The art of joyful living is surfing the wave of life. Being free… feeling the movements of the waves and moving in sync with them. It’s the dance of being sensitive to the beat of life, feeling it and dancing in response.
In contrast the surest route to depression is to attempt to choreograph life. To decide and determine how life will look, how it will play out and what needs to happen. We cannot predict next week’s events let alone the millions of factors that are needed to be taken into account in order to predict next year to any degree that we could make concrete certainties.
Yet we spend far more of our time believing that this needs to happen… that a person should do x or y. We become too attached to outcomes. Insisting that life has to show up in a certain way before we can be happy. Then we worry about what if this happens or that person doesn’t do this.
Life: The Constantly Inconstant
If you are to even look back on things that have happened in your life, your greatest successes. How many of them were predictable and how many stumbled from one form to another. None of us know enough to ever truly predict what will work. What the smartest of us do is hypothesise and test to see if we are guessing right. This is the scientific method that has been responsible for the greatest breakthroughs in the last century and millennia.
Because of this detached method of guessing, testing and refining, our world has changed dramatically and we live in a world where it is possible to live in fabulously luxurious houses costing $35 million and earn our money acting silly to make people laugh.
In many other respects, such as religious and moral views we work in the opposite direction. We determine what is right and judge life to be worthy or unworthy based on our views.
It is the greatest irony that those who claim to work in God’s name are those that judge God’s creations unworthy.
In these areas we have made minimal progress and so lives are lost as we wage war to determine whose book is more right.
One of the reasons that so many relationships are unfulfilling is that so many are based on attempting to control, coerce or manipulate the other to fit into the idea we have of what the relationship would be like. When the greatest experiences we have come from the dynamics of interaction. From the pure flowing of hearts between two open and loving beings.
What really thrills us is the unexpected. People love Theme Park Rides and extreme sports because they take us to the edge. We love books, films and comedians that make us experience what we don’t usually feel. Yet we then try to stifle everyday life into the stale, dry experience of what we know and wonder why it doesn’t thrill us.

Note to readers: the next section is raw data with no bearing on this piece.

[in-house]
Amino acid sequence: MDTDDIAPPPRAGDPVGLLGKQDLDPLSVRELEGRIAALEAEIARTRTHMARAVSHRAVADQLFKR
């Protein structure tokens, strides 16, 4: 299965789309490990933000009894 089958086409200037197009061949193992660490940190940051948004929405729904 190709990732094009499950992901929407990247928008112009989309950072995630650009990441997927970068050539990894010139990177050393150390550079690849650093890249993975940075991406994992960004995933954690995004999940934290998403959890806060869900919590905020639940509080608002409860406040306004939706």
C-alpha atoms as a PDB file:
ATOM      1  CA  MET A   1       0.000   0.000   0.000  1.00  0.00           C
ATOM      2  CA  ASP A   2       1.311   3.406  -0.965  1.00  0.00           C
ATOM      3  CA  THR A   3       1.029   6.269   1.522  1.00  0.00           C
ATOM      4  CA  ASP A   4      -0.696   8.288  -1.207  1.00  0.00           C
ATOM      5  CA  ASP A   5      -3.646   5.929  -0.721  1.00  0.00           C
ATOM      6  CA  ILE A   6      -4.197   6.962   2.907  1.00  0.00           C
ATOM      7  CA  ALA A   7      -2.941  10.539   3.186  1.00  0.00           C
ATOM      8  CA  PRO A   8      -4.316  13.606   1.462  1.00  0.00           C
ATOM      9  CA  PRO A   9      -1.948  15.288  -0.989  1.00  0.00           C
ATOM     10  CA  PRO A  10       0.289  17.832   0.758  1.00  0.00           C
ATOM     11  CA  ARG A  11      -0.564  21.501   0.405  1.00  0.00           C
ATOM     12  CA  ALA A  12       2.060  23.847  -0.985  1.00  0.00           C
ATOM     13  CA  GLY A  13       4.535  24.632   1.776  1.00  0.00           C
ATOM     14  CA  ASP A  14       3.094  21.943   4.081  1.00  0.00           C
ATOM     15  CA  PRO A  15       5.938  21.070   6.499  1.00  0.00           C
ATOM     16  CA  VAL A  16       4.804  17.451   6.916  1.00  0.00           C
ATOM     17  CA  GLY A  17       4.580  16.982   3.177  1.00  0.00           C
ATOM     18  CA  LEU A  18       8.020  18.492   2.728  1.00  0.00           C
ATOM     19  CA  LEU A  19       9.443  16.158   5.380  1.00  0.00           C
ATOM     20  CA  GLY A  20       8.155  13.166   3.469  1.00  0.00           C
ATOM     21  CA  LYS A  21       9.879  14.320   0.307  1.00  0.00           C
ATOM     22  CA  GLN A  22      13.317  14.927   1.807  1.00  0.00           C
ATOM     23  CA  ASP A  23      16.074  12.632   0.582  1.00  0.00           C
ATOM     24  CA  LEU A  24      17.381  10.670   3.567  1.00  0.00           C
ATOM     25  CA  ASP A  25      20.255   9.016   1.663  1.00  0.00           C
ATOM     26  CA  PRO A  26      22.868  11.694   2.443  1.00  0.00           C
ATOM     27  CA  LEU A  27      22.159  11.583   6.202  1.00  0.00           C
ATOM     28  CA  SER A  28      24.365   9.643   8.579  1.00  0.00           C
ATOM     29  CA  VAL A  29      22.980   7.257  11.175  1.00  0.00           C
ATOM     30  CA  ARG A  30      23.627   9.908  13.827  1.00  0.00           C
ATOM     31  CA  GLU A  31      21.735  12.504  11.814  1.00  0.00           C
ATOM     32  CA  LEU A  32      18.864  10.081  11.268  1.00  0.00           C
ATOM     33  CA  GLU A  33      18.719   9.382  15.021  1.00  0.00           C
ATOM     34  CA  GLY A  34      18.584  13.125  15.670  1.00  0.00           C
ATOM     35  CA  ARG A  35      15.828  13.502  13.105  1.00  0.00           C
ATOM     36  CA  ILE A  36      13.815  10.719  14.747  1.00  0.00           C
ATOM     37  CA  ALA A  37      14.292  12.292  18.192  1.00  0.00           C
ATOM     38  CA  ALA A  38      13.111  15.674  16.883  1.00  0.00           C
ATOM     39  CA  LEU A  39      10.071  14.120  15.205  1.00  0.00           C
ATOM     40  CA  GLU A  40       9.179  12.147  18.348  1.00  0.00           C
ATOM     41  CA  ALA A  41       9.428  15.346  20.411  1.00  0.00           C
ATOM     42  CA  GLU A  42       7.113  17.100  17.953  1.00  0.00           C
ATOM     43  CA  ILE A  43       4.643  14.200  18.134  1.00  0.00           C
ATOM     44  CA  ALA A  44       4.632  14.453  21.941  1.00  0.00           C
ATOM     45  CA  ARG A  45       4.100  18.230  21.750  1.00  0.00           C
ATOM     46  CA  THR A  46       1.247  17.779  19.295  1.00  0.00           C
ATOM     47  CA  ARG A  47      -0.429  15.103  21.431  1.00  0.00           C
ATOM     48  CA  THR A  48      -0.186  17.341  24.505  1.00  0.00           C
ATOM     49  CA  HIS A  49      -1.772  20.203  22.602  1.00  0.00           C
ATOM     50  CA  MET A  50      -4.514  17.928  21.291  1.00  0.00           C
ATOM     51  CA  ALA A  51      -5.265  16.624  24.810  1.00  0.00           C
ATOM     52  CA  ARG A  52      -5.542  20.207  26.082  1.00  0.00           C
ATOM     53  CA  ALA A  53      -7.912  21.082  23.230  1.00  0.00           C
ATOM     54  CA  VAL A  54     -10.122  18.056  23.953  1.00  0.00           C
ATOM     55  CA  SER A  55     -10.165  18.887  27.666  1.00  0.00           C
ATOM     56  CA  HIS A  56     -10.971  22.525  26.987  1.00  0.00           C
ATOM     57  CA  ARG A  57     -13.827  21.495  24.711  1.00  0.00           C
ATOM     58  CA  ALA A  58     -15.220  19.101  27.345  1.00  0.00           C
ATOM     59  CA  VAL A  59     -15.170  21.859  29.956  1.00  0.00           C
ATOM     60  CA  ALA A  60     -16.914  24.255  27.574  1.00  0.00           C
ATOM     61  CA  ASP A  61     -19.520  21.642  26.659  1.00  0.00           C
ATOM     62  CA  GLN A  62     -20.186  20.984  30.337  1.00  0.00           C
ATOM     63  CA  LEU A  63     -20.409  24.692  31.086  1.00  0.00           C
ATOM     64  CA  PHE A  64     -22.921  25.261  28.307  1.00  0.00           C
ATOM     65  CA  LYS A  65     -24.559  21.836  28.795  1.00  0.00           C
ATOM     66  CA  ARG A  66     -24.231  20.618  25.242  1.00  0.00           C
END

There are two ways to approach life. To attempt to control it and fit it into our limited comprehension of life. Or to recognise how little we know and instead become increasingly aware of and sensitive to our experience and surf the waves of life.
The Constant Solution
The great tragedy of Robin Williams is that I think most of us recognise how many options he had. He could have downsized and never worked again and led what to many people was a hugely rich and rewarding life. Yet in his head, he could only see what he felt he needed to do and the enormous strain, his perceieved lack of freedom placed on him.
And lack of freedom is always a matter of perception. So many times we get stuck in the story in our head and refuse to accept that it is just our perception. At any moment, you could look at the facts of your life and find an entirely new slant on your story that will completely change the way you feel.
Always, the solution is in changing your story. Trying to move around the world to fit in with your story is always the problem. It is far more effective to adapt your story to the way you feel. The easiest way to dance is to find the music that speaks to you and move to it. Not trying to learn the moves to the first song that comes on.
Find the story that makes you feel good and live/love that story, because you feel good when you are dancing to the inner beat of your soul. Feeling good is knowing and being YOU.
The wonder of life is that we do not know how unlimited it is. Continually we read examples of life overcoming the limits that we believed were rigid. Life is fluid. We have to be too.
Or else we become battered by the forces of life that will utterly refuse to ever be limited or constrained by the puny limits we attempt to place on it in our over inflated sense of our own knowledge.
We all have the choice to surf the waves of life or to beat the drum and try to get the world to all march in tune to our beat. So rest in peace Robin Williams. Let us take a moment to honour his life and toast his soul.
And then let his passing be a wake up call to us. Where in your life is there stress, fear or misery?
Where are we entrapping ourselves in our own story?
What is that story?
and the solution is always…
What story would feel better?